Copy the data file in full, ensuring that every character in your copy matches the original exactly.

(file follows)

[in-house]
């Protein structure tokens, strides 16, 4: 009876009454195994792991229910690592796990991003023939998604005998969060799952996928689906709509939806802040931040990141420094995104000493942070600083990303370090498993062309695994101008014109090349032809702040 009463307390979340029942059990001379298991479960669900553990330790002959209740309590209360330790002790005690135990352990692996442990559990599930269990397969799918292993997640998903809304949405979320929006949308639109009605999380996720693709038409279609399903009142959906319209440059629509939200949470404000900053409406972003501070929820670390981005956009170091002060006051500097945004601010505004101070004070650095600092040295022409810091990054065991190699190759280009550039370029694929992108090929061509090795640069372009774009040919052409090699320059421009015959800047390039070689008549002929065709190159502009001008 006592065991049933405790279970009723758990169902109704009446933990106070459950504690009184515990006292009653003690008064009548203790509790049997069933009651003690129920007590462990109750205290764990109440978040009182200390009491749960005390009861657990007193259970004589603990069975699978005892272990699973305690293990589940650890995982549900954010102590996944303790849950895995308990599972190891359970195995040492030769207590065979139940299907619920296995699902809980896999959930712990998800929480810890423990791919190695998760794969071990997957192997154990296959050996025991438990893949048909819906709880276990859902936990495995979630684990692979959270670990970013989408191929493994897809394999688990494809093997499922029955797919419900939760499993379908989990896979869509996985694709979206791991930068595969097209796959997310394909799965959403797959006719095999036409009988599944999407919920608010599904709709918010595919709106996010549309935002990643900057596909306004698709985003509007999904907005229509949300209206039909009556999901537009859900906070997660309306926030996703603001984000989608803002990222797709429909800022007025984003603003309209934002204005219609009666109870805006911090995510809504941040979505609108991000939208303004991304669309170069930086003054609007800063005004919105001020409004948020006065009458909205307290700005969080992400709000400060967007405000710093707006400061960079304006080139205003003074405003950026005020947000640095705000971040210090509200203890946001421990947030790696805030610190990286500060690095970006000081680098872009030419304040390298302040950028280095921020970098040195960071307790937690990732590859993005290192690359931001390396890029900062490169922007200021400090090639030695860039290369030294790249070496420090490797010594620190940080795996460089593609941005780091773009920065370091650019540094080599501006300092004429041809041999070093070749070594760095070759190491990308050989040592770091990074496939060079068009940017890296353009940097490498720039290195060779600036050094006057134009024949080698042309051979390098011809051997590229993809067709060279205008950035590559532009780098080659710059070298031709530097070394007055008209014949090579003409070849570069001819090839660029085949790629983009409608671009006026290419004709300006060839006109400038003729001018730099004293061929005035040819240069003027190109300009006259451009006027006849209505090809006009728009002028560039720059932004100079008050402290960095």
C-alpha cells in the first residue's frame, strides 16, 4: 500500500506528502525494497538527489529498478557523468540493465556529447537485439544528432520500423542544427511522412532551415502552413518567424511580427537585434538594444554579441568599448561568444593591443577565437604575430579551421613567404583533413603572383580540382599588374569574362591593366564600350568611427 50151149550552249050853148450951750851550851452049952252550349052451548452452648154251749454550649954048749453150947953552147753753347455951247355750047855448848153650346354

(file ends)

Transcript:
[in-house]
């Protein structure tokens, strides 16, 4: 009876009454195994792991229910690592796990991003023939998604005998969060799952996928689906709509939806802040931040990141420094995104000493942070600083990303370090498993062309695994101008014109090349032809702040 009463307390979340029942059990001379298991479960669900553990330790002959209740309590209360330790002790005690135990352990692996442990559990599930269990397969799918292993997640998903809304949405979320929006949308639109009605999380996720693709038409279609399903009142959906319209440059629509939200949470404000900053409406972003501070929820670390981005956009170091002060006051500097945004601010505004101070004070650095600092040295022409810091990054065991190699190759280009550039370029694929992108090929061509090795640069372009774009040919052409090699320059421009015959800047390039070689008549002929065709190159502009001008 006592065991049933405790279970009723758990169902109704009446933990106070459950504690009184515990006292009653003690008064009548203790509790049997069933009651003690129920007590462990109750205290764990109440978040009182200390009491749960005390009861657990007193259970004589603990069975699978005892272990699973305690293990589940650890995982549900954010102590996944303790849950895995308990599972190891359970195995040492030769207590065979139940299907619920296995699902809980896999959930712990998800929480810890423990791919190695998760794969071990997957192997154990296959050996025991438990893949048909819906709880276990859902936990495995979630684990692979959270670990970013989408191929493994897809394999688990494809093997499922029955797919419900939760499993379908989990896979869509996985694709979206791991930068595969097209796959997310394909799965959403797959006719095999036409009988599944999407919920608010599904709709918010595919709106996010549309935002990643900057596909306004698709985003509007999904907005229509949300209206039909009556999901537009859900906070997660309306926030996703603001984000989608803002990222797709429909800022007025984003603003309209934002204005219609009666109870805006911090995510809504941040979505609108991000939208303004991304669309170069930086003054609007800063005004919105001020409004948020006065009458909205307290700005969080992400709000400060967007405000710093707006400061960079304006080139205003003074405003950026005020947000640095705000971040210090509200203890946001421990947030790696805030610190990286500060690095970006000081680098872009030419304040390298302040950028280095921020970098040195960071307790937690990732590859993005290192690359931001390396890029900062490169922007200021400090090639030695860039290369030294790249070496420090490797010594620190940080795996460089593609941005780091773009920065370091650019540094080599501006300092004429041809041999070093070749070594760095070759190491990308050989040592770091990074496939060079068009940017890296353009940097490498720039290195060779600036050094006057134009024949080698042309051979390098011809051997590229993809067709060279205008950035590559532009780098080659710059070298031709530097070394007055008209014949090579003409070849570069001819090839660029085949790629983009409608671009006026290419004709300006060839006109400038003729001018730099004293061929005035040819240069003027190109300009006259451009006027006849209505090809006009728009002028560039720059932004100079008050402290960095």
C-alpha cells in the first residue's frame, strides 16, 4: 500500500506528502525494497538527489529498478557523468540493465556529447537485439544528432520500423542544427511522412532551415502552413518567424511580427537585434538594444554579441568599448561568444593591443577565437604575430579551421613567404583533413603572383580540382599588374569574362591593366564600350568611427 50151149550552249050853148450951750851550851452049952252550349052451548452452648154251749454550649954048749453150947953552147753753347455951247355750047855448848153650346354